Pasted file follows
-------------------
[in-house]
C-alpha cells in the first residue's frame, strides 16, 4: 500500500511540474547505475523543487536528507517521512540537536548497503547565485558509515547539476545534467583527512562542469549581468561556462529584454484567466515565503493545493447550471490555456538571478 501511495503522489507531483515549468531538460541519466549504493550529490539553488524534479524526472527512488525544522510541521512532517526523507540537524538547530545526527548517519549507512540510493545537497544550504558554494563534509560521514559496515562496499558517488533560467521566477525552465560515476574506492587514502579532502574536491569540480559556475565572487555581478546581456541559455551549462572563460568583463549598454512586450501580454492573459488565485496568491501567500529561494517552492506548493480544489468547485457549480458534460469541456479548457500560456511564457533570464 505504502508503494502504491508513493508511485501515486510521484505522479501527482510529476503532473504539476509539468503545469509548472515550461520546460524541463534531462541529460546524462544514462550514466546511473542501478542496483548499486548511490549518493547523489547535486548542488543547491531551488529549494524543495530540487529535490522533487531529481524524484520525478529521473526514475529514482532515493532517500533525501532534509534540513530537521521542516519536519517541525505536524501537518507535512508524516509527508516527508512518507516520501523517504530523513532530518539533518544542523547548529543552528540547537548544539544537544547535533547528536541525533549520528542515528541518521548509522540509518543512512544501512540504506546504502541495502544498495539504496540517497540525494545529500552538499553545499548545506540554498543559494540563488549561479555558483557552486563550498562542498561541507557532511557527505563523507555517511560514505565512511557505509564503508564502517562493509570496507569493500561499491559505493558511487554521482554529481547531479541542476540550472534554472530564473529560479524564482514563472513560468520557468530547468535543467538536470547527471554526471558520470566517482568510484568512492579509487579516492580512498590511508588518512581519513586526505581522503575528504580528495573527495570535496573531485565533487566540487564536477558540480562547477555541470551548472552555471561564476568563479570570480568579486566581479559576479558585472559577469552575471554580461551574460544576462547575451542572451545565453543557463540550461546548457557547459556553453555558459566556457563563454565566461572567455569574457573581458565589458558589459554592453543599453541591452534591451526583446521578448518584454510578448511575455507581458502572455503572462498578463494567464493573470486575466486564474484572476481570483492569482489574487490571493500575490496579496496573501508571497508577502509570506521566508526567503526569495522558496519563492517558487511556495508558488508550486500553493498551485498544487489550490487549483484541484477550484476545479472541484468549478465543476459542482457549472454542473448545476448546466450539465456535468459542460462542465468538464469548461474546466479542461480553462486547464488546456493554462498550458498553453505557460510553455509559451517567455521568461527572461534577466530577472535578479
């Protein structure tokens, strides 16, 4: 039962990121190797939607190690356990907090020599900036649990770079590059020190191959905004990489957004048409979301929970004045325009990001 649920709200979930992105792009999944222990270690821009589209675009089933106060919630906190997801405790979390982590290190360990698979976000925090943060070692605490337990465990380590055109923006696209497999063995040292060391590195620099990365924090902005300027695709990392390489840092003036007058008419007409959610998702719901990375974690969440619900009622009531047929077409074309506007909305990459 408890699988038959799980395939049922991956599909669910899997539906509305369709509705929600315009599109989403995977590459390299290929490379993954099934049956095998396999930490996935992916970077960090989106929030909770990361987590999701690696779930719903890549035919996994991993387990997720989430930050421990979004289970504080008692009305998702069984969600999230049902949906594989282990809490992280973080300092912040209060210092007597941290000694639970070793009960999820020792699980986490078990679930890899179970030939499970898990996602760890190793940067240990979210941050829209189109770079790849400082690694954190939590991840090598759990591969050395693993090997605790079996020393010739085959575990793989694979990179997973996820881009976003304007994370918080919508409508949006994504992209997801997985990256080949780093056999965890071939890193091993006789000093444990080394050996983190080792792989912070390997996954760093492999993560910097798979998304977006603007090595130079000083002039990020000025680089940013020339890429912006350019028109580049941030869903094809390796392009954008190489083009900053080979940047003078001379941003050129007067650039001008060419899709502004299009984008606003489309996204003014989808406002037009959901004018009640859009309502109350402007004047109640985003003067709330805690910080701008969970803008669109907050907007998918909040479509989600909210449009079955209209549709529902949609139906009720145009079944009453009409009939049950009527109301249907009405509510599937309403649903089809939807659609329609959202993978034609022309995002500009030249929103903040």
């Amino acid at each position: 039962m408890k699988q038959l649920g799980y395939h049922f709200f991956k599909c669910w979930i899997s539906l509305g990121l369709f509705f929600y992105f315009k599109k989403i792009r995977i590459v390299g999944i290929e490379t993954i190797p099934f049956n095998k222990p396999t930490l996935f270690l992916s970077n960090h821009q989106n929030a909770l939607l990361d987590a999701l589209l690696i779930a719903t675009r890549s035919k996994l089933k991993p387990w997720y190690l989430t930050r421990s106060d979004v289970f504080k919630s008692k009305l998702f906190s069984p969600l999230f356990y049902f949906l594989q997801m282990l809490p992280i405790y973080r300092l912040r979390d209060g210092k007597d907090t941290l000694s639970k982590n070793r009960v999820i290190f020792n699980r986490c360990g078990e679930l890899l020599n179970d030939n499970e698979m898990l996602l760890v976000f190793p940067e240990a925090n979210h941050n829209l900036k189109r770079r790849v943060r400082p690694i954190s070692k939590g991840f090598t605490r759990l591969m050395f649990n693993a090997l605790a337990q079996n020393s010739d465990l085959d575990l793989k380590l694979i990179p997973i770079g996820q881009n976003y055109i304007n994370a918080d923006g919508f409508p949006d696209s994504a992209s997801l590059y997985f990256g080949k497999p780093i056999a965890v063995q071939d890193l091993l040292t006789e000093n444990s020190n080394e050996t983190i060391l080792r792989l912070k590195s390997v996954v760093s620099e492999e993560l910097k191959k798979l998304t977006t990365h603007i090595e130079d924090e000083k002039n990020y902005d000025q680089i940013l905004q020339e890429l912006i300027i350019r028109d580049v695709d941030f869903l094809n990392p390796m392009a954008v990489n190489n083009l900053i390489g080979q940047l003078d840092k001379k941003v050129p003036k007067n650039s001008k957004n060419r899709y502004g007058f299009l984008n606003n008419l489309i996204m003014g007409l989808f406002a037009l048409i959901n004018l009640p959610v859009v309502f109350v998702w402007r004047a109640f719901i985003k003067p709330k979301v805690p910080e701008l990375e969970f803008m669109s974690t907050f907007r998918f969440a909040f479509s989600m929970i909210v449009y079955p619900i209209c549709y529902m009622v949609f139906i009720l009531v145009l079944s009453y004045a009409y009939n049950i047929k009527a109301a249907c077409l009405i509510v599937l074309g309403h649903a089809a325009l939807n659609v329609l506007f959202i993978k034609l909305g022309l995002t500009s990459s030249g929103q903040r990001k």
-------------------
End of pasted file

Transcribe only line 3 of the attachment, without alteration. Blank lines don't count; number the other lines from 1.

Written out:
């Protein structure tokens, strides 16, 4: 039962990121190797939607190690356990907090020599900036649990770079590059020190191959905004990489957004048409979301929970004045325009990001 649920709200979930992105792009999944222990270690821009589209675009089933106060919630906190997801405790979390982590290190360990698979976000925090943060070692605490337990465990380590055109923006696209497999063995040292060391590195620099990365924090902005300027695709990392390489840092003036007058008419007409959610998702719901990375974690969440619900009622009531047929077409074309506007909305990459 408890699988038959799980395939049922991956599909669910899997539906509305369709509705929600315009599109989403995977590459390299290929490379993954099934049956095998396999930490996935992916970077960090989106929030909770990361987590999701690696779930719903890549035919996994991993387990997720989430930050421990979004289970504080008692009305998702069984969600999230049902949906594989282990809490992280973080300092912040209060210092007597941290000694639970070793009960999820020792699980986490078990679930890899179970030939499970898990996602760890190793940067240990979210941050829209189109770079790849400082690694954190939590991840090598759990591969050395693993090997605790079996020393010739085959575990793989694979990179997973996820881009976003304007994370918080919508409508949006994504992209997801997985990256080949780093056999965890071939890193091993006789000093444990080394050996983190080792792989912070390997996954760093492999993560910097798979998304977006603007090595130079000083002039990020000025680089940013020339890429912006350019028109580049941030869903094809390796392009954008190489083009900053080979940047003078001379941003050129007067650039001008060419899709502004299009984008606003489309996204003014989808406002037009959901004018009640859009309502109350402007004047109640985003003067709330805690910080701008969970803008669109907050907007998918909040479509989600909210449009079955209209549709529902949609139906009720145009079944009453009409009939049950009527109301249907009405509510599937309403649903089809939807659609329609959202993978034609022309995002500009030249929103903040």